In a resignation letter, obtained by the St. Louis Post-Dispatch, Jackson said his stepping down, which is effective March 19, comes with “profound sadness.”
“It has been an honor and a privilege to serve this great city and to serve with all of you,” Jackson said in the letter. “I will continue to assist the city in anyway I can in my capacity as private citizen.”
In a statement Wednesday afternoon, the City of Ferguson said Jackson will receive a severance payment and health insurance for one year, and that a national search will be launched to find his replacement.
Jackson’s resignation, which was first reported by Fox News, comes a day after Ferguson’s city manager resigned, and two days after the city’s top municipal court judge also stepped aside.
The resignations follow a scathing DOJ report about the Ferguson, Mo., police department, launched in part due to the Aug. 9 shooting of unarmed black teenager Michael Brown by a white police officer.
The shooting sparked massive protests — which at times turned violent — in Ferguson and throughout the nation, and prompted a renewed national conversation about race and policing. While a DOJ probe into the shooting itself concluded that the officer, Darren Wilson, was likely justified in killing Brown, a second investigation concluded that many of the complaints of the protest groups — primarily that they were subject to racially biased policing — were valid.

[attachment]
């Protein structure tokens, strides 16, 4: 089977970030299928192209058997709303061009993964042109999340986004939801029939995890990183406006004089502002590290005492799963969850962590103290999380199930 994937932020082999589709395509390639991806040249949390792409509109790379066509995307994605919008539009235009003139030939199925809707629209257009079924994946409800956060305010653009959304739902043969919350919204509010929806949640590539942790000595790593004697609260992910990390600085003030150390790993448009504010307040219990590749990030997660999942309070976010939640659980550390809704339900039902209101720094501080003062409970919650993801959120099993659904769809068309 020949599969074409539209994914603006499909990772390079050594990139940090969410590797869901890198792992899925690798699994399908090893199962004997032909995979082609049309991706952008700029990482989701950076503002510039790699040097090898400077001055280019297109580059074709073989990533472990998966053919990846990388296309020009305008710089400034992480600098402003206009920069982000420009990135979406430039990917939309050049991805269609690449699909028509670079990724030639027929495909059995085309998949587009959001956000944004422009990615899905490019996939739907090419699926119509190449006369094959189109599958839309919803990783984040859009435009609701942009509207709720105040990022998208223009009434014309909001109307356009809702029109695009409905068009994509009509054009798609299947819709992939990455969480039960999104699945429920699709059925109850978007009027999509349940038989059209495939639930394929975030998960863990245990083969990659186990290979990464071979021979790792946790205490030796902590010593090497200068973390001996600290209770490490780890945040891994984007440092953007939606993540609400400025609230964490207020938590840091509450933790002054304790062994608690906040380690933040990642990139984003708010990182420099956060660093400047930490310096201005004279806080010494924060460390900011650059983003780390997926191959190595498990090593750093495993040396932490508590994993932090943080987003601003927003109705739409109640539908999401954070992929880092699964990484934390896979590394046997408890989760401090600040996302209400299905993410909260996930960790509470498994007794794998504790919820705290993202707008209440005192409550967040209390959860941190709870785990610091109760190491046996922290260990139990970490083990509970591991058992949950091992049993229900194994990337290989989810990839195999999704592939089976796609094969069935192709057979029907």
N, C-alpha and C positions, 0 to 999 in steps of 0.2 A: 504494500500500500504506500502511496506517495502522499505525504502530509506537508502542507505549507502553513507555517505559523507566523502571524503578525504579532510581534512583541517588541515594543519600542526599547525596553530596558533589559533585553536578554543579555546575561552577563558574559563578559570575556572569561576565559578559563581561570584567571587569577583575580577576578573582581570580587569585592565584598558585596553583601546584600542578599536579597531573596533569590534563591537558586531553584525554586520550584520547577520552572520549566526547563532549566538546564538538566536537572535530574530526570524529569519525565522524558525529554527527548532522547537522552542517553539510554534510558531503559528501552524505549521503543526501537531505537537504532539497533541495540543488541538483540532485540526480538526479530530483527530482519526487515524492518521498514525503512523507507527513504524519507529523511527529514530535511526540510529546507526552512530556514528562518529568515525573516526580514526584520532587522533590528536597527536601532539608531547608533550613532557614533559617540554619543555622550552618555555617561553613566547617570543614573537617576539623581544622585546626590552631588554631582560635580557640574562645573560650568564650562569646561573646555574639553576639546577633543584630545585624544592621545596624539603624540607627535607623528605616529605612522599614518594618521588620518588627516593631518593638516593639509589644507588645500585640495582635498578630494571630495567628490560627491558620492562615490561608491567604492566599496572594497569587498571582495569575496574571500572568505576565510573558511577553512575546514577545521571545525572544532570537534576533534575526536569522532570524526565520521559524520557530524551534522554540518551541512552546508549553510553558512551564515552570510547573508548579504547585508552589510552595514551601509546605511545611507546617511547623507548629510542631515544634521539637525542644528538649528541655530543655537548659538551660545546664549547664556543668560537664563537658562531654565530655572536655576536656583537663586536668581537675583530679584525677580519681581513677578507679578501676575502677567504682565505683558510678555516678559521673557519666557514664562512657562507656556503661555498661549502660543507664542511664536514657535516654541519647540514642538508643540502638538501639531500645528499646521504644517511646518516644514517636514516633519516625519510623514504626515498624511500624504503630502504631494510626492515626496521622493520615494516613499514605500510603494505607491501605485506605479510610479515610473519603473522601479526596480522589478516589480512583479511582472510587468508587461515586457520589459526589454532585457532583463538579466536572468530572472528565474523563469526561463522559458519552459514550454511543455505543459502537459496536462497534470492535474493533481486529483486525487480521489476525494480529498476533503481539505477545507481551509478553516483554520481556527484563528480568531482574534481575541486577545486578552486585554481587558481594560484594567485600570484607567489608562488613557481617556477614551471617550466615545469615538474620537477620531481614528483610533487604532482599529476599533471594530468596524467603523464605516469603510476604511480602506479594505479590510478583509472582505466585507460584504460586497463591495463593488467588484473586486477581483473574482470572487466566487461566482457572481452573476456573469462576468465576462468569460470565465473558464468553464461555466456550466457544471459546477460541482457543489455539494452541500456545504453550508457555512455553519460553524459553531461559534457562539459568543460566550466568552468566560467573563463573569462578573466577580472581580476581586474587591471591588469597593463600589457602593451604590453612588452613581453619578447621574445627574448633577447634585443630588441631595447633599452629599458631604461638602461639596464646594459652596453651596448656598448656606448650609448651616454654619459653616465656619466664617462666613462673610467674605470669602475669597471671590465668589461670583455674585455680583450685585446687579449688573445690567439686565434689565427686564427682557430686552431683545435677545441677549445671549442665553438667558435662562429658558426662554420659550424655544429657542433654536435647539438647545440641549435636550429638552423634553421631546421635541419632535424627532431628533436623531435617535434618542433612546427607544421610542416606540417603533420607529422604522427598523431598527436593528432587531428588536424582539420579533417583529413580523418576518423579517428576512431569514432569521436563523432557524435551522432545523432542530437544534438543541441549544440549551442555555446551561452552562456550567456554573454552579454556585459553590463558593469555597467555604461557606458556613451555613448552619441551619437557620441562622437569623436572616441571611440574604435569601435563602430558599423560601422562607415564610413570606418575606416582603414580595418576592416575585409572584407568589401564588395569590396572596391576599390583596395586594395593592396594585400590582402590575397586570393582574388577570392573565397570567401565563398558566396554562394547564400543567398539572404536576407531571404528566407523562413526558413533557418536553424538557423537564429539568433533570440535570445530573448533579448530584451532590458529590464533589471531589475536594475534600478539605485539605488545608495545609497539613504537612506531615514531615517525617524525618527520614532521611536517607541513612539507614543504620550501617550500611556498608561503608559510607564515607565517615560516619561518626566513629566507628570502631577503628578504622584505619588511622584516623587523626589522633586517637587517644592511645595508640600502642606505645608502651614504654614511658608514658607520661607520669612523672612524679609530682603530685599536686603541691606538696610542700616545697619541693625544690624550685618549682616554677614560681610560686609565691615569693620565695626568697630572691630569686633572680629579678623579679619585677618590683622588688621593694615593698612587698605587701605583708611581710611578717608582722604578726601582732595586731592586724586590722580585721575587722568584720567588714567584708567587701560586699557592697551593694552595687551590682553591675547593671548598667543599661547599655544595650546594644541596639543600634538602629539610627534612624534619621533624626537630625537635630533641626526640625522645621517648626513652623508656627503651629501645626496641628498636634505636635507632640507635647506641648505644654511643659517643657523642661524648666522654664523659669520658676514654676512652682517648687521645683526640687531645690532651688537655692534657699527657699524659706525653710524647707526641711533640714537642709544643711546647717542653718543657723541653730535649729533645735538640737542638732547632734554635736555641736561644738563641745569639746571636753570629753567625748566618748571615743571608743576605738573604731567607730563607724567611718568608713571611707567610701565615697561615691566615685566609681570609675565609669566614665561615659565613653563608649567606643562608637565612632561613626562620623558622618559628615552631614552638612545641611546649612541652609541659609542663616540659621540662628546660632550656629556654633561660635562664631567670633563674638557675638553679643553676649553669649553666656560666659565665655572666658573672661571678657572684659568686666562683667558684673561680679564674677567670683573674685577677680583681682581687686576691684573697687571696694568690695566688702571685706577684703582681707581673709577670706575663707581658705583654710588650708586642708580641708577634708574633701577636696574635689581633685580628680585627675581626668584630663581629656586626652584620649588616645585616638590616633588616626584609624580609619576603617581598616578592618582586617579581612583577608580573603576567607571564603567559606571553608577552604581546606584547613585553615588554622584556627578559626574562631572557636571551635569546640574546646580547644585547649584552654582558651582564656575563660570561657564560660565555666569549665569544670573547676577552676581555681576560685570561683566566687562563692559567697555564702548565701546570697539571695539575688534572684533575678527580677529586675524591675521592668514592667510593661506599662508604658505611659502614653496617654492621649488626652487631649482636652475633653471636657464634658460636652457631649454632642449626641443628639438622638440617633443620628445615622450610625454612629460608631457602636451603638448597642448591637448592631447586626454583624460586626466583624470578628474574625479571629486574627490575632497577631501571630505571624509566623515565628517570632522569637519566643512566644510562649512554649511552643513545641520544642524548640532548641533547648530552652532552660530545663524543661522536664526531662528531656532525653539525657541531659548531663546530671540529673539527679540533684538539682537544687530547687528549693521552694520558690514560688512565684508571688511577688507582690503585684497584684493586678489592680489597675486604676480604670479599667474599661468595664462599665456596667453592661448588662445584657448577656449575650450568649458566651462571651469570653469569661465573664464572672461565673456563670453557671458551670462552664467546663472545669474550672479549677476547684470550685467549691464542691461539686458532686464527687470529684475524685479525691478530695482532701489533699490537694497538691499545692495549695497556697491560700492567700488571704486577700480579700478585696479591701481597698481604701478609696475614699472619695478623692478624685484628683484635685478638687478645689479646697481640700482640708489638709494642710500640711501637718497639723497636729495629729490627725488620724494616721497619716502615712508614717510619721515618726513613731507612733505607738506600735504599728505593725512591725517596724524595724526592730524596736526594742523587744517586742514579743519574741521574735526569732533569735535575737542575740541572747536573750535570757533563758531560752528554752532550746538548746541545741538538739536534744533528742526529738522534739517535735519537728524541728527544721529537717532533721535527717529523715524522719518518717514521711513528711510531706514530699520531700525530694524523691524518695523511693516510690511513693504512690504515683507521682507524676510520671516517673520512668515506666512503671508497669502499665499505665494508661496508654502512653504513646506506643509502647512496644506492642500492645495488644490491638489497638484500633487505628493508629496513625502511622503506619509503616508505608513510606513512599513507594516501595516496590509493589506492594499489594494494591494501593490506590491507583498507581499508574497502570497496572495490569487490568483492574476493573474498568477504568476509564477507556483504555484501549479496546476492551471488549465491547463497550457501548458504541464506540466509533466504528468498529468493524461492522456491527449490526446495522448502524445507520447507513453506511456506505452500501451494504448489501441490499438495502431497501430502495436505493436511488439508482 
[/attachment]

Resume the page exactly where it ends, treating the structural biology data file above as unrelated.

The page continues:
What remains to be seen is whether officials in Ferguson, some of whom have insisted that their police department should not be shuttered, will be able to convince federal officials that they are capable of reforming the department.
When the DOJ issues a patterns and practices report about a police department that finds evidence of discriminatory or unconstitutional policing practices, the city and the federal officials enter a negotiation period. The goal of that period is to craft a “consent decree,” which avoids the need for contested litigation by coming to a court-enforceable settlement. Under a consent decree, the city agrees to any number of reforms — often including the installation of a monitor for its police department.
Last week, Attorney General Eric H. Holder Jr. said the Justice Department is “prepared to use all the powers that we have” to ensure change in Ferguson. In answer to a question from a reporter about whether that included dismantling the police force, he replied “If that’s what’s necessary, we’re prepared to do that.”
That negotiation period has yet to begin, according to law enforcement officials, and some local officials said they believe Jackson and the others are serving as sacrificial lambs in an attempt to keep the department from being shuttered.
Officials with the St. Louis County Police Department, seen by some as the most likely agency to take over for Ferguson PD if it is disbanded, said they have not been contacted by anyone about taking over for the Ferguson Police Department.
“The St. Louis County Police Department is always prepared and willing, should a request be made, to step in and provide police services to the citizens of any of the municipalities within St. Louis County,” county police spokesman Brian Schellman said in a statement Wednesday. “At this time, the City of Ferguson has made no such request to our department regarding the St. Louis County Police providing policing services in any capacity.”
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